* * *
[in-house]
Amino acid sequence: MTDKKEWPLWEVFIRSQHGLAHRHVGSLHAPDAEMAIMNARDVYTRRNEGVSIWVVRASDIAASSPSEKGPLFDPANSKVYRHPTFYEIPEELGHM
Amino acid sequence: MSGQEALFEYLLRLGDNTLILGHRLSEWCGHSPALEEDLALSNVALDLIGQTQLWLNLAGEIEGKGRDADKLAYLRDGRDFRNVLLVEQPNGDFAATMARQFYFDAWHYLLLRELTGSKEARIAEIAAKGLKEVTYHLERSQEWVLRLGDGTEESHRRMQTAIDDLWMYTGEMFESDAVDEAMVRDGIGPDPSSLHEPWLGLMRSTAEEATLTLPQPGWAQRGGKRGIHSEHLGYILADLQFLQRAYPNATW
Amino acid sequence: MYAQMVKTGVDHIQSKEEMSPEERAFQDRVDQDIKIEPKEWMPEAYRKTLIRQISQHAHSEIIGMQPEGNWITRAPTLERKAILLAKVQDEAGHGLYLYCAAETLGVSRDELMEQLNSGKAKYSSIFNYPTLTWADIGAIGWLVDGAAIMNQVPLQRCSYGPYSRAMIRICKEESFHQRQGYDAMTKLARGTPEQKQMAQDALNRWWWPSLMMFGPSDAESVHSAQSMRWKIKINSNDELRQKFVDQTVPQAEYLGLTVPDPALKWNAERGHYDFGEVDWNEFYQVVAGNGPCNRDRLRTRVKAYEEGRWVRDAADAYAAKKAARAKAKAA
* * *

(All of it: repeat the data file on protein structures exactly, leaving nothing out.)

[in-house]
Amino acid sequence: MTDKKEWPLWEVFIRSQHGLAHRHVGSLHAPDAEMAIMNARDVYTRRNEGVSIWVVRASDIAASSPSEKGPLFDPANSKVYRHPTFYEIPEELGHM
Amino acid sequence: MSGQEALFEYLLRLGDNTLILGHRLSEWCGHSPALEEDLALSNVALDLIGQTQLWLNLAGEIEGKGRDADKLAYLRDGRDFRNVLLVEQPNGDFAATMARQFYFDAWHYLLLRELTGSKEARIAEIAAKGLKEVTYHLERSQEWVLRLGDGTEESHRRMQTAIDDLWMYTGEMFESDAVDEAMVRDGIGPDPSSLHEPWLGLMRSTAEEATLTLPQPGWAQRGGKRGIHSEHLGYILADLQFLQRAYPNATW
Amino acid sequence: MYAQMVKTGVDHIQSKEEMSPEERAFQDRVDQDIKIEPKEWMPEAYRKTLIRQISQHAHSEIIGMQPEGNWITRAPTLERKAILLAKVQDEAGHGLYLYCAAETLGVSRDELMEQLNSGKAKYSSIFNYPTLTWADIGAIGWLVDGAAIMNQVPLQRCSYGPYSRAMIRICKEESFHQRQGYDAMTKLARGTPEQKQMAQDALNRWWWPSLMMFGPSDAESVHSAQSMRWKIKINSNDELRQKFVDQTVPQAEYLGLTVPDPALKWNAERGHYDFGEVDWNEFYQVVAGNGPCNRDRLRTRVKAYEEGRWVRDAADAYAAKKAARAKAKAA